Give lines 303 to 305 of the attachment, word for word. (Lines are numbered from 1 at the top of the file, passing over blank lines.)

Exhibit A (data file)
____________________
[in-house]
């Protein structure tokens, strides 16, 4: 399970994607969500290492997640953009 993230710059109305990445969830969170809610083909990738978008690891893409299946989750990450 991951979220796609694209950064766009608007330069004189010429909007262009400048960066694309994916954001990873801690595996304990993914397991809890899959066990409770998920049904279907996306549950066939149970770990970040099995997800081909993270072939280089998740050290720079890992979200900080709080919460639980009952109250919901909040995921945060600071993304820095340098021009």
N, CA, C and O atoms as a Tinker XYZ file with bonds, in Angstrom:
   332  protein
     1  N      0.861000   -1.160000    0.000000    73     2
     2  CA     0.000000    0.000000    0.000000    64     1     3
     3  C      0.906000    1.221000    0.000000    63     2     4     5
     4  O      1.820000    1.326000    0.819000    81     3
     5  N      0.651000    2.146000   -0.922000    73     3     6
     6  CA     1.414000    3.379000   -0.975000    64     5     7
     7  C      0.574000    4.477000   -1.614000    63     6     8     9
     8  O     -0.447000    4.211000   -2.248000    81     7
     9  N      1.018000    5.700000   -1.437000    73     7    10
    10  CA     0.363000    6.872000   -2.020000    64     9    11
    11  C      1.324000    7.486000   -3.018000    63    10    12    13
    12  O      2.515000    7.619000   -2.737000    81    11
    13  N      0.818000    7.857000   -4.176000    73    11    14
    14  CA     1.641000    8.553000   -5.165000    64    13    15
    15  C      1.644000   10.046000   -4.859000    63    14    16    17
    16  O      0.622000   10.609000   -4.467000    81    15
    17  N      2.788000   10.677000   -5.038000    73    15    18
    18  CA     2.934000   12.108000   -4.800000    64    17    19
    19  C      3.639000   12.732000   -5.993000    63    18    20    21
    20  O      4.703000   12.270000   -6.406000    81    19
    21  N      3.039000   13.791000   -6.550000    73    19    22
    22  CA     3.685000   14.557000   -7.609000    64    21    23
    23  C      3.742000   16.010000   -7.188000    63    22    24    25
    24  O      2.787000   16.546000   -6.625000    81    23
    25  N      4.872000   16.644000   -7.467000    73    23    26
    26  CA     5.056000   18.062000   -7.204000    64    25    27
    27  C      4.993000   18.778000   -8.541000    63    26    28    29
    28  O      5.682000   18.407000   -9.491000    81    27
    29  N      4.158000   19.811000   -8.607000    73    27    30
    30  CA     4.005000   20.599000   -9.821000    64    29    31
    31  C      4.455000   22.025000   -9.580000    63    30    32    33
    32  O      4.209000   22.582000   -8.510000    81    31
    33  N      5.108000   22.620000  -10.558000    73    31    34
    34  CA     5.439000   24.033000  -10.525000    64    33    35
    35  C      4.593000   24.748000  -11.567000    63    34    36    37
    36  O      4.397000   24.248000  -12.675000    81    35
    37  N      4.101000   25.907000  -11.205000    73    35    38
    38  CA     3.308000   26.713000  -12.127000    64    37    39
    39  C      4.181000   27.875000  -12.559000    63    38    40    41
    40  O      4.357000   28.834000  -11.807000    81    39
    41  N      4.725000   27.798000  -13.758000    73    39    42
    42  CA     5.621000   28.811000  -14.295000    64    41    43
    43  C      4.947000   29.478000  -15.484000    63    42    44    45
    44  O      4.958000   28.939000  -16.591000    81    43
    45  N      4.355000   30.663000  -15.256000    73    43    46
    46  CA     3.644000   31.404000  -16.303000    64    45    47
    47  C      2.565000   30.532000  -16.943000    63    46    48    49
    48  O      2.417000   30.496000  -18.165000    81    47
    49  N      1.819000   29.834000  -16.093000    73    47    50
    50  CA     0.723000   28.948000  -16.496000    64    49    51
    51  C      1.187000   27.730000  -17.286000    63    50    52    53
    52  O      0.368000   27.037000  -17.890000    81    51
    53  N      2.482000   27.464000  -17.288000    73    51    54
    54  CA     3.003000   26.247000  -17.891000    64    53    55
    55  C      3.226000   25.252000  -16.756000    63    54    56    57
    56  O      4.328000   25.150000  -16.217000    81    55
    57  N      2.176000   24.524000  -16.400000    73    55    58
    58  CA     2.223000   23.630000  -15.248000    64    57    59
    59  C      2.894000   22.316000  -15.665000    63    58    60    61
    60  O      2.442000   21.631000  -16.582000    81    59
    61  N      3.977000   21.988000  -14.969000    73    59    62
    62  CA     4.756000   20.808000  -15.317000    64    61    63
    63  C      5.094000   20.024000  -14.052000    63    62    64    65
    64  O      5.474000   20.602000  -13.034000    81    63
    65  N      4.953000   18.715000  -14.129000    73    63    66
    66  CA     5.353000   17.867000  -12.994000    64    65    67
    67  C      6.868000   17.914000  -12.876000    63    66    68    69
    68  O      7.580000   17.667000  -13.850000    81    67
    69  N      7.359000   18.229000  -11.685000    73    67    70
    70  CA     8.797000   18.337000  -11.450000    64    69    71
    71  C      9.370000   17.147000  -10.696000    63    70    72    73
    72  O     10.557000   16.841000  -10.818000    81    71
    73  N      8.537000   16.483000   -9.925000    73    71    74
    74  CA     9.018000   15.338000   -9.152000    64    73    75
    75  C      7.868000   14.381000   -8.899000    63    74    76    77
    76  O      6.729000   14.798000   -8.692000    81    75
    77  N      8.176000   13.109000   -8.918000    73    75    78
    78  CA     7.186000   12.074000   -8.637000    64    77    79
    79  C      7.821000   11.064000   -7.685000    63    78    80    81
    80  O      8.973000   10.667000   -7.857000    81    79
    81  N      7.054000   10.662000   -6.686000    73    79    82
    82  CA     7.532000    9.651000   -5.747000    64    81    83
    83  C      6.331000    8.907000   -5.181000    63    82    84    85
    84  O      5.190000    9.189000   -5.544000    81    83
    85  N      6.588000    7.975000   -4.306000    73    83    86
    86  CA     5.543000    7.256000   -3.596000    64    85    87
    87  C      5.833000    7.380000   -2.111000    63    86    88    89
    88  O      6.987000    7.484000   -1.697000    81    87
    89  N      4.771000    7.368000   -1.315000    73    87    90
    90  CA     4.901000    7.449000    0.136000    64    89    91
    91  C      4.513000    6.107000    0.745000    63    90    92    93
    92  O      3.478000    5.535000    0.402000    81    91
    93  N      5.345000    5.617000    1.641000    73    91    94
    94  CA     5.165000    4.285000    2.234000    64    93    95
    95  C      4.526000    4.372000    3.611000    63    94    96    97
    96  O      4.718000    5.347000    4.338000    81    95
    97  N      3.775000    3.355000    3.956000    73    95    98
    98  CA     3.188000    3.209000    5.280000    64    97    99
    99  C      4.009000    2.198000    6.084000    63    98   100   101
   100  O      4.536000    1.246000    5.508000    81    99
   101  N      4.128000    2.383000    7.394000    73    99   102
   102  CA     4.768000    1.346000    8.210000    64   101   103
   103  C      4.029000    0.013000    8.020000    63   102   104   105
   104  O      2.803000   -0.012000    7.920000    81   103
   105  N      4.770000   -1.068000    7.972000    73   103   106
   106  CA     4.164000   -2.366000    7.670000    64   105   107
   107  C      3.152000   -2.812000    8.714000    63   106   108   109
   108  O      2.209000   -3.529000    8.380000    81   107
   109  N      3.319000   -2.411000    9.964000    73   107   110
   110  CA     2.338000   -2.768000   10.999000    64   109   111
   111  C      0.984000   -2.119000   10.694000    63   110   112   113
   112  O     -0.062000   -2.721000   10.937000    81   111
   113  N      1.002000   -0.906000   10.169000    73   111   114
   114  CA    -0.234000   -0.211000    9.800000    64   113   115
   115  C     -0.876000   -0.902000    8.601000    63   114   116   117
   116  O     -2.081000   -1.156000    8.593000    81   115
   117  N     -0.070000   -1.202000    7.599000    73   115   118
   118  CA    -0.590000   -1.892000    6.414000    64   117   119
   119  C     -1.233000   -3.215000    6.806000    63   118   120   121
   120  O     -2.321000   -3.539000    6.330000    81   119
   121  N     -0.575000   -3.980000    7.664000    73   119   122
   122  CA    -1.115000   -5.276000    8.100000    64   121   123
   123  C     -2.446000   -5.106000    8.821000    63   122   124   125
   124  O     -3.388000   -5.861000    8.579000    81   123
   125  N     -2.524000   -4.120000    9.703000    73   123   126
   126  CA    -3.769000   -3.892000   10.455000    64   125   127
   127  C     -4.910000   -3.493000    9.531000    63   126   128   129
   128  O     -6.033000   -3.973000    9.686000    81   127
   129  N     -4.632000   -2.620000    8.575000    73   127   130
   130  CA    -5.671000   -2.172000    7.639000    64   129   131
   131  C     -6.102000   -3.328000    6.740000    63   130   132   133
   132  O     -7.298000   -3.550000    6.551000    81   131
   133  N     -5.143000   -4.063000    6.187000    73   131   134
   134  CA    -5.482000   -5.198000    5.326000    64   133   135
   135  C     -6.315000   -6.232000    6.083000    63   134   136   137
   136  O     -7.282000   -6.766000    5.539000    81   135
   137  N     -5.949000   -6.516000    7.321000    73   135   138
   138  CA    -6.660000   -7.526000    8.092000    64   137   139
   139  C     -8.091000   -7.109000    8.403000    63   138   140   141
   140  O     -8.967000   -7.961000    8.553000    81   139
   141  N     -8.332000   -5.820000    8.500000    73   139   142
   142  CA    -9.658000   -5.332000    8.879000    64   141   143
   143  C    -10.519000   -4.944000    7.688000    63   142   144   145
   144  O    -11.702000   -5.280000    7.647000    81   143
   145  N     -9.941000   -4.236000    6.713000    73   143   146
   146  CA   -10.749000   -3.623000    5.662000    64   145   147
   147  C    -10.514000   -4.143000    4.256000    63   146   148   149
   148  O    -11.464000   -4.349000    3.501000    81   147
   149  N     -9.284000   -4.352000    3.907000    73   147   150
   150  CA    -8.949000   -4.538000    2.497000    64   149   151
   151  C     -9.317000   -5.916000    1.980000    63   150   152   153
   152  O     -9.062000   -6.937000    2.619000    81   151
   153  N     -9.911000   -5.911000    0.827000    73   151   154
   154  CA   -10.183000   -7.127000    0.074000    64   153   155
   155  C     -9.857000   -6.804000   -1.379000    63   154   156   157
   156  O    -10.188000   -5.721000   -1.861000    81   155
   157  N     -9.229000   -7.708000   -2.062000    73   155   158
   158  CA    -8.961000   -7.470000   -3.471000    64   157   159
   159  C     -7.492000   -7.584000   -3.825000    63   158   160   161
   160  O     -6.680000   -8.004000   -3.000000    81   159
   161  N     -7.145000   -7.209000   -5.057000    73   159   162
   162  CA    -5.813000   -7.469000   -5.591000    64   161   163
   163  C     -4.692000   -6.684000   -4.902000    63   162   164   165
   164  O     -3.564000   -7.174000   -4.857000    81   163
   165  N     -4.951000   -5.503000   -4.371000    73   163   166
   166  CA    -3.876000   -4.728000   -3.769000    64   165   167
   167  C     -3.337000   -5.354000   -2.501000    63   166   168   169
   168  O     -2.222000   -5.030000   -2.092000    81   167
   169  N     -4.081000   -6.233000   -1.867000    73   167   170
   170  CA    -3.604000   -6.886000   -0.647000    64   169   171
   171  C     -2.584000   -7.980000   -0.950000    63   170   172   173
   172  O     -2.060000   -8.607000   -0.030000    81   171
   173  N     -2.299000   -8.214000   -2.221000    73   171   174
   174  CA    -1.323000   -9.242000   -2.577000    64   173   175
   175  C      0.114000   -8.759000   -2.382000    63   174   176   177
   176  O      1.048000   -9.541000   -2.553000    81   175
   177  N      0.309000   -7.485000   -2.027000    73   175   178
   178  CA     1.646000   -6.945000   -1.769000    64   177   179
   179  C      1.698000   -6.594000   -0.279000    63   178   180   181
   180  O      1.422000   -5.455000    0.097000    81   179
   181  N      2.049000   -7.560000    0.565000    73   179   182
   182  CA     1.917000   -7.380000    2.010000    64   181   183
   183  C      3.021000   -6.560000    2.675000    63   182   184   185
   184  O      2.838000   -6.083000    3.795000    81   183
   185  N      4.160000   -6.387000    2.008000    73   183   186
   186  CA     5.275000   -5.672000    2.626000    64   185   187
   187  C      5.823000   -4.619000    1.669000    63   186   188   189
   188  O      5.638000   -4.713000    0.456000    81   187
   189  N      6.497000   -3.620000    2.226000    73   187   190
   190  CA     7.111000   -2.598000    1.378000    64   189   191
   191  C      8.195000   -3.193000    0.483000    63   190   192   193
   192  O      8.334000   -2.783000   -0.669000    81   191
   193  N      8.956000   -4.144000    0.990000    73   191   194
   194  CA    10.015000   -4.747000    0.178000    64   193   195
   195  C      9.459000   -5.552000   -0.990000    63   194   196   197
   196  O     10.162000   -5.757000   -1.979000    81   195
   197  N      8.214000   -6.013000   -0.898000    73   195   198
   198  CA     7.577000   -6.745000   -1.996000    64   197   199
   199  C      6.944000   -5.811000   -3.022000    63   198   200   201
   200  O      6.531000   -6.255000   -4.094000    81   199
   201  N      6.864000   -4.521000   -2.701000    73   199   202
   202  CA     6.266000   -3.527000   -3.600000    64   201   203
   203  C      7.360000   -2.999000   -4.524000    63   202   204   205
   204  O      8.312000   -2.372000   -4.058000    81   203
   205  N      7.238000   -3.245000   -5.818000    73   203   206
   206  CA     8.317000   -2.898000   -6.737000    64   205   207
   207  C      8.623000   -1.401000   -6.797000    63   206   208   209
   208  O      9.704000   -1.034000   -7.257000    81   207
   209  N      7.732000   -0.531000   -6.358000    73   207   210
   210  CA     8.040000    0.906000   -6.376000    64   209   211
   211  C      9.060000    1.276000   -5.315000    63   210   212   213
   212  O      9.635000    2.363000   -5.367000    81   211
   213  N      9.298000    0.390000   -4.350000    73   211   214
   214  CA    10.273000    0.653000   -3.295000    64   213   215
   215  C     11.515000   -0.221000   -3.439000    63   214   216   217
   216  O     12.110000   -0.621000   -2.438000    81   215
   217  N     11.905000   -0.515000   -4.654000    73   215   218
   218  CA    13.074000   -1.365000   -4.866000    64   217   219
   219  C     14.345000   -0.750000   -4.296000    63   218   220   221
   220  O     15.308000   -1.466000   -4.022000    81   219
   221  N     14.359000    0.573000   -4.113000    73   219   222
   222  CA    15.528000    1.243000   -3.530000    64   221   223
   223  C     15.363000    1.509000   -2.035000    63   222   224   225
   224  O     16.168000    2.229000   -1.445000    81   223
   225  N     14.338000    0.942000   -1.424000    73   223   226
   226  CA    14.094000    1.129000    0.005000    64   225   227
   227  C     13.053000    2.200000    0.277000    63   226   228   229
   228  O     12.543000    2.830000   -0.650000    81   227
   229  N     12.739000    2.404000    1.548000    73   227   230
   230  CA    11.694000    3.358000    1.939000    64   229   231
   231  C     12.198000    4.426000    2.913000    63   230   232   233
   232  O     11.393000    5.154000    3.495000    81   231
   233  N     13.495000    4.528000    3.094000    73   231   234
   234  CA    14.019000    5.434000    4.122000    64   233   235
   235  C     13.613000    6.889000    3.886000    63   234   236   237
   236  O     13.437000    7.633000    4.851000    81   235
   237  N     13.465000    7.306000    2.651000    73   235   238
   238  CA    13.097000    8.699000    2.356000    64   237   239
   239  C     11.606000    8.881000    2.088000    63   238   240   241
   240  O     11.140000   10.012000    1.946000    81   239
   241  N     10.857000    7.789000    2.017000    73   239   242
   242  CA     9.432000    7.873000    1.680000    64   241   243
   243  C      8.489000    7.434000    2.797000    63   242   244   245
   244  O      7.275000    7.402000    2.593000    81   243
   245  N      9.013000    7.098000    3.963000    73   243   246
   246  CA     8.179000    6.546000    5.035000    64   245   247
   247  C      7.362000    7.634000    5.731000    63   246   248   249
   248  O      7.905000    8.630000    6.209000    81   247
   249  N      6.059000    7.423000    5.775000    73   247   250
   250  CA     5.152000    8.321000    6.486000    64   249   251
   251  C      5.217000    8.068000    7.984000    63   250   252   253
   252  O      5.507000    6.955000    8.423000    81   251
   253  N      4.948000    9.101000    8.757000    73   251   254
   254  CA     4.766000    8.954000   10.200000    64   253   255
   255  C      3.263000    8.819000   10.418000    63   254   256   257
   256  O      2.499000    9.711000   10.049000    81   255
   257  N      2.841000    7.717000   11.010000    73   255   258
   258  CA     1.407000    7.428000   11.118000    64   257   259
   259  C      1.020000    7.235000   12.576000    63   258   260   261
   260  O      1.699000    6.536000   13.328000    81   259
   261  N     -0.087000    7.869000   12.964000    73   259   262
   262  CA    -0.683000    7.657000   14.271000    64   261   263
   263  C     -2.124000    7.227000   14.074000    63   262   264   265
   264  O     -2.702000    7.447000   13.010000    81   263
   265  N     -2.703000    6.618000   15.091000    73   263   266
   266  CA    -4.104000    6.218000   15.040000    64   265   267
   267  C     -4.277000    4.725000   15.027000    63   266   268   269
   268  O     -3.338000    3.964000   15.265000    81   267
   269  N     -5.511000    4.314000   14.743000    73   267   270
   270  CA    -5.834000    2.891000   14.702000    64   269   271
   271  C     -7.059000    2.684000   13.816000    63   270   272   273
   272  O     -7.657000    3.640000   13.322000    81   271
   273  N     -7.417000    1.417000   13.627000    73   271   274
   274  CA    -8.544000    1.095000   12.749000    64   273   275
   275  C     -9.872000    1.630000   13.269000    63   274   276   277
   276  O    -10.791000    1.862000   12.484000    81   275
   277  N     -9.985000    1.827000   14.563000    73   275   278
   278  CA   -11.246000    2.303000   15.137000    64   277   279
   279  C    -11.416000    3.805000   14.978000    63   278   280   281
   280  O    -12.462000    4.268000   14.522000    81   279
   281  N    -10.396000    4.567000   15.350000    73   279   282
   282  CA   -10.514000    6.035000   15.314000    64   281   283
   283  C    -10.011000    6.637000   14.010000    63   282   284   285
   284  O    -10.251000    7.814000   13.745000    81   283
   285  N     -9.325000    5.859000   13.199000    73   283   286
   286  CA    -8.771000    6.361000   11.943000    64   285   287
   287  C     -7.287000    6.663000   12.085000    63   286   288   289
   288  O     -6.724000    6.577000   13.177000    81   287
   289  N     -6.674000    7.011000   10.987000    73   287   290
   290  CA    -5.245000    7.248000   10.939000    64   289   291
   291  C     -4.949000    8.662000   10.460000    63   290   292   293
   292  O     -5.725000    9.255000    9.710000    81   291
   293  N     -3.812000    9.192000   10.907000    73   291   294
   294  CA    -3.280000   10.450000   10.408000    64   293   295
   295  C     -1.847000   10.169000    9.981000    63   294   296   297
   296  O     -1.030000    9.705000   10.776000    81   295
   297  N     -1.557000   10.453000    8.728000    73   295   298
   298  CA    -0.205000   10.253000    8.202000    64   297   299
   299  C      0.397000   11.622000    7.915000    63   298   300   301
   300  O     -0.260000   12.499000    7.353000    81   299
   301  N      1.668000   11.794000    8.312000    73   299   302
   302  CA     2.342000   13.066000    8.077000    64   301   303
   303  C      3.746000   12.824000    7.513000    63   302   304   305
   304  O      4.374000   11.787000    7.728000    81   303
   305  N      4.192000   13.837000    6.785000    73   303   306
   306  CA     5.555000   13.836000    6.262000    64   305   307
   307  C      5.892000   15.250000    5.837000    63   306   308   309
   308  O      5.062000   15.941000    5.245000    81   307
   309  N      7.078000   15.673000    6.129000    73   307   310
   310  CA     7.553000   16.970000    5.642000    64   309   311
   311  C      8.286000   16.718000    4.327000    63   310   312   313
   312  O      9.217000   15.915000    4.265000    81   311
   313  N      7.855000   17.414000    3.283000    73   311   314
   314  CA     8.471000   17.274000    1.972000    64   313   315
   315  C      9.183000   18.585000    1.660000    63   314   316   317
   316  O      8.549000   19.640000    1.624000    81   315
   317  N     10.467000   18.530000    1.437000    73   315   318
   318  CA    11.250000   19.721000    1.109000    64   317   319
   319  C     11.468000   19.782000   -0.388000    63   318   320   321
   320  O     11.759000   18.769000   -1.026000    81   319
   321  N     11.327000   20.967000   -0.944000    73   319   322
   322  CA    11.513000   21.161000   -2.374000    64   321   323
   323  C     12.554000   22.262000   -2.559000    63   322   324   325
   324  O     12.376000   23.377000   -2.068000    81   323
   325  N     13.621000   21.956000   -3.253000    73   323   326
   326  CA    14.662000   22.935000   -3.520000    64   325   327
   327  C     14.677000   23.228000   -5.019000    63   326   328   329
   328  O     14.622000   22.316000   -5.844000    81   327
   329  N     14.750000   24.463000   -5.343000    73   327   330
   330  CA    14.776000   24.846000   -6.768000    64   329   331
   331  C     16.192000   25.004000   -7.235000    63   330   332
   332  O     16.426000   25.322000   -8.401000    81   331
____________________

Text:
   299  C      0.397000   11.622000    7.915000    63   298   300   301
   300  O     -0.260000   12.499000    7.353000    81   299
   301  N      1.668000   11.794000    8.312000    73   299   302